A good point to be sure, but I find that a lot of times this kind of thinking leads to a more frustrating experience – especially in action-adventure games leaning a bit more on the adventure part. An enemy is introduced that require you to use a new skill other than the good old sword (assault rifle, plasma gun … you’re right, let’s call it hammer), and while this is interesting the first time it is no different from a “regular” enemy once the puzzle is solved. Instead, you force the player to stop and change their equipment every time this enemy is introduced, and opt to use techniques that were not as well tuned for enjoyment as the hammer in the first place – be it that less design time is given to the secondary tools, that the new strategies clash with what the player already learned about the game or whatnot. So while a good game certainly needs to challenge the player intellectually I would issue a caution against forcing the player to discard his old strategies without thinking it through.
Well, if you have to “stop and change equipment” then you have much bigger game design problems. All I am saying is that every enemy character ought to have an intelligent strategy for dealing with the player’s primary attack. If an enemy shows up and says “I never expected the hero to aim his gun at me and pull the trigger” defeating them isn’t going to feel like much of an accomplishment — but many game enemies do exactly that and are surprised that their combat feels repetitive.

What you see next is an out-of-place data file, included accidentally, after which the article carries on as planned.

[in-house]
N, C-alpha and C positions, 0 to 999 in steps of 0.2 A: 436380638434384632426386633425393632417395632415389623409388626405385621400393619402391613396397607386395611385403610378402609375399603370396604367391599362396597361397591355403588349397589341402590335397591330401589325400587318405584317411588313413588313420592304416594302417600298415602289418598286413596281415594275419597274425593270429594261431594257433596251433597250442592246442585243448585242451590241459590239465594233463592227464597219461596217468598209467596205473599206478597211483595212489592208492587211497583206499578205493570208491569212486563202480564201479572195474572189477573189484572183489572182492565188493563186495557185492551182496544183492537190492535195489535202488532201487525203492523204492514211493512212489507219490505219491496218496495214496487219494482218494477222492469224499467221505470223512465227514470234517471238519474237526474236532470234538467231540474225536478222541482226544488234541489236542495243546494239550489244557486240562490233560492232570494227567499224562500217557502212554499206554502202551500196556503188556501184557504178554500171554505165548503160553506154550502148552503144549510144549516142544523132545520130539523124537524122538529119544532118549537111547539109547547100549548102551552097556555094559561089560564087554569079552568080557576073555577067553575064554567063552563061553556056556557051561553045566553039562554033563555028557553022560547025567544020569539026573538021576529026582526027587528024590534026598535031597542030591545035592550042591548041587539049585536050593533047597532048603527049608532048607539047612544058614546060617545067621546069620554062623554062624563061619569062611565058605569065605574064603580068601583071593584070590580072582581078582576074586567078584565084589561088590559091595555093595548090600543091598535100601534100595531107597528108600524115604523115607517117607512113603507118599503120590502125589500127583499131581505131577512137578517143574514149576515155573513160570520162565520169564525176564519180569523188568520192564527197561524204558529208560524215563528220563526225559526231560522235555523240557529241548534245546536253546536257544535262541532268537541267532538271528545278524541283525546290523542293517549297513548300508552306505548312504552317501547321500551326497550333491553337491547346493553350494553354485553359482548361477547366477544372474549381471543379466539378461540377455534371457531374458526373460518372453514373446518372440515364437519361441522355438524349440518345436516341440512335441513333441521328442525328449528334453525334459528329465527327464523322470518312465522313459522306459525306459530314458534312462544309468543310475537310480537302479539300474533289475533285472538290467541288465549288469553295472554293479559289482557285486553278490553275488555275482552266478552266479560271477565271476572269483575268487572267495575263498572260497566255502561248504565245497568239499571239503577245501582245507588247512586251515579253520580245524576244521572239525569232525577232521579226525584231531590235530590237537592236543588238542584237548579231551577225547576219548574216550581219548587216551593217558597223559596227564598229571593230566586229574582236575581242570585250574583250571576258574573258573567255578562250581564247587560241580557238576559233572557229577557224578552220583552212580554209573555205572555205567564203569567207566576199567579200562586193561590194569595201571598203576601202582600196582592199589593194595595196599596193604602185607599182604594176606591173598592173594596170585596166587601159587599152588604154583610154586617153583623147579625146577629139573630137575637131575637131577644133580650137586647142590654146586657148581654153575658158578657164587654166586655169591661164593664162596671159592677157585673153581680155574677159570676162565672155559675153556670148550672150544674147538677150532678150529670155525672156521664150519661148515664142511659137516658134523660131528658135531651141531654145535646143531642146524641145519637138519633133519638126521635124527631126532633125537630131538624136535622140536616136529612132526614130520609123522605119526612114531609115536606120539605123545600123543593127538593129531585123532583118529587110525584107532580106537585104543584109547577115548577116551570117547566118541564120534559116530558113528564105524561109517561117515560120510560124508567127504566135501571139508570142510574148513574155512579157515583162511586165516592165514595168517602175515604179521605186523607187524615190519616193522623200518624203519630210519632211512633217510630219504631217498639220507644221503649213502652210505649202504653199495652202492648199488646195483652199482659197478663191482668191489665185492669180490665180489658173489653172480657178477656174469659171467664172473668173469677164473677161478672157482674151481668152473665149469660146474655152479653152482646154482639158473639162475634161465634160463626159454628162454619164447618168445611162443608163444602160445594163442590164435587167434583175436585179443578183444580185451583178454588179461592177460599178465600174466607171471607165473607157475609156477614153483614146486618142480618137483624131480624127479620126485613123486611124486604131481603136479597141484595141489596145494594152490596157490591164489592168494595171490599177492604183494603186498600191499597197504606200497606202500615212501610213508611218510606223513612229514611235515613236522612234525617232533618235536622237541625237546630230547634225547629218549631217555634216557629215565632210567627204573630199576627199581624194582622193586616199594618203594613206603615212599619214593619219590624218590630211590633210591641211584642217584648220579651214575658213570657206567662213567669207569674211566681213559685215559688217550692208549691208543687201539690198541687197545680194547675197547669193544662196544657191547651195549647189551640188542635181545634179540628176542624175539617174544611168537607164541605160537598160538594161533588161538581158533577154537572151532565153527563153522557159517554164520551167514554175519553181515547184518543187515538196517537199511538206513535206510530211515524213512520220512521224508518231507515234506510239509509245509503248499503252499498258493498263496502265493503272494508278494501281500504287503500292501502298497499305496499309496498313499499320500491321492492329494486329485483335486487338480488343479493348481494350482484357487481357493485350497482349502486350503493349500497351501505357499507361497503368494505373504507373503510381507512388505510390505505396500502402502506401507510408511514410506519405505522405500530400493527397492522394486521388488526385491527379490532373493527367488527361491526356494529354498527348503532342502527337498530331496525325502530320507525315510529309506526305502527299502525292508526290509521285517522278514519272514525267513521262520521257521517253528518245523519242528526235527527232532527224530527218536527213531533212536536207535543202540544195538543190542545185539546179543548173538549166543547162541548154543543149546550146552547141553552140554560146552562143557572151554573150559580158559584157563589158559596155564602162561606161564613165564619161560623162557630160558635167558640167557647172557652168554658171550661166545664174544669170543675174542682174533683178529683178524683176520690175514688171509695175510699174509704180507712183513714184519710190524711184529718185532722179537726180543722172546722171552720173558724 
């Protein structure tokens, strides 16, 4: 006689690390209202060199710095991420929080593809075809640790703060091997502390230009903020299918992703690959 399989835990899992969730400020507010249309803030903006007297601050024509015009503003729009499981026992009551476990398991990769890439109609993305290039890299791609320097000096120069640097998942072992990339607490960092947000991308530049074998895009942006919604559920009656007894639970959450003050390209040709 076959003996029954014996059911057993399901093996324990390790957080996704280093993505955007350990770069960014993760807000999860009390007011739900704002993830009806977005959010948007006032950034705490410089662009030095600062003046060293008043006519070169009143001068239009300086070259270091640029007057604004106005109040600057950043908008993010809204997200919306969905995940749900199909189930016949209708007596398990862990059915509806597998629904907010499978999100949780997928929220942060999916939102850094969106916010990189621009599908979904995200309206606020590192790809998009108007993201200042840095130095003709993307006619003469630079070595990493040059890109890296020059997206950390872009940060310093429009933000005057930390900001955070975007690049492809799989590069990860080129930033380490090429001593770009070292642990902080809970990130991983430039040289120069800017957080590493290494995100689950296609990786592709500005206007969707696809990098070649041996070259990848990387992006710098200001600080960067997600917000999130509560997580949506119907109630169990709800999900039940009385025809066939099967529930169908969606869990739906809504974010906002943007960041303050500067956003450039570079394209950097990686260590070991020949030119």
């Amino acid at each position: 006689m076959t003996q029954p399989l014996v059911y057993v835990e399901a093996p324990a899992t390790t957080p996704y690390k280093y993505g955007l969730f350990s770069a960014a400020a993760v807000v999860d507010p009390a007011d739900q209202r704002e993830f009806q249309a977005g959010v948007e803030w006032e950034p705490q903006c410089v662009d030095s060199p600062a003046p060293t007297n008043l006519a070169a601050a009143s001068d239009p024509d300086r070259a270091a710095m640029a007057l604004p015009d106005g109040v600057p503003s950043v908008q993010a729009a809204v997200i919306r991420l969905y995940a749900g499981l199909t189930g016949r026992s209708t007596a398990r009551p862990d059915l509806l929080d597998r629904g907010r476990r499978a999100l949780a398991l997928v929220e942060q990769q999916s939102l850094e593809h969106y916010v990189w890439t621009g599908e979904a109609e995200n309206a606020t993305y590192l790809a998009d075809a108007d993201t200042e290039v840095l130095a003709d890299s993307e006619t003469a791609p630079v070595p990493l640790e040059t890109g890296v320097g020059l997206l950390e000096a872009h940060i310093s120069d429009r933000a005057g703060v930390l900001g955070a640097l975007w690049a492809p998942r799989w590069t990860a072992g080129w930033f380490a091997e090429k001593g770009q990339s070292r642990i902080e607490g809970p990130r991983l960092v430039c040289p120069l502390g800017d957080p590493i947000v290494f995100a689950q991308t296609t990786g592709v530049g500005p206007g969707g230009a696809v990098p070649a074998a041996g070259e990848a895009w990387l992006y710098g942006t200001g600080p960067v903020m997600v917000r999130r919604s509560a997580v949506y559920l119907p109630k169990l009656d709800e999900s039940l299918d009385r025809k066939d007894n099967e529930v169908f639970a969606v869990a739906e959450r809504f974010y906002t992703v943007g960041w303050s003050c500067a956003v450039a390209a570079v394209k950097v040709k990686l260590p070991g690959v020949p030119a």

I feel what Jaime was trying to get at was the context that came with making enemies in a sandbox style game where the puzzles are defeating the different enemies on the battlefield. This sort of game design allows for different puzzles to be made through the use of varied enemy types. Tools are not swapped out to defeat these enemies in this sort of game, only assigned to different buttons, which is something many adventure games can and have implemented successfully too.
On the other hand, a different tool may also be regarded as the same piece of equipment with a secondary use. Why try and kill an Elite using the same single fire shots that work on Grunts when charging the Plasma Pistol would work so much better? It seems if the developer has a problem with not putting time into their secondary tool, it’s not the design of the enemy that’s broken, it’s the tool itself.
Oh, definitely. Maybe it was just a reaction out of habit on my part, the “Design in Detail” posts had a lot more breakdowns of what not to do and why not to do it while this one had a more positive tone. I agree that the problem is not in the idea of making the enemies smart, but it would make the existing problem worse – hence the post. That’s a bit off-topic though. In fact, starting a design discussion about details with the premise that the core design is flawed is probably not very rewarding to begin with (unless trying to salvage a doomed project in a short timeframe).
Very well put about enemies not expecting to be attacked by the way!
Not at all. I find many designers fall into a “prevent defense” strategy where they just to try keep a game from getting worse as it gets more complex. It’s hard not to over-focus on what might go wrong when each decision has unpredictable ripple effects. It makes us suspicious of suggestions that are too similar to something we’ve seen in another game that didn’t work out. We just have to take a deep breath and proceed cautiously to avoid making the exact same mistakes. In the end, we have control over the implementation and can hopefully steer the design away from those common pitfalls.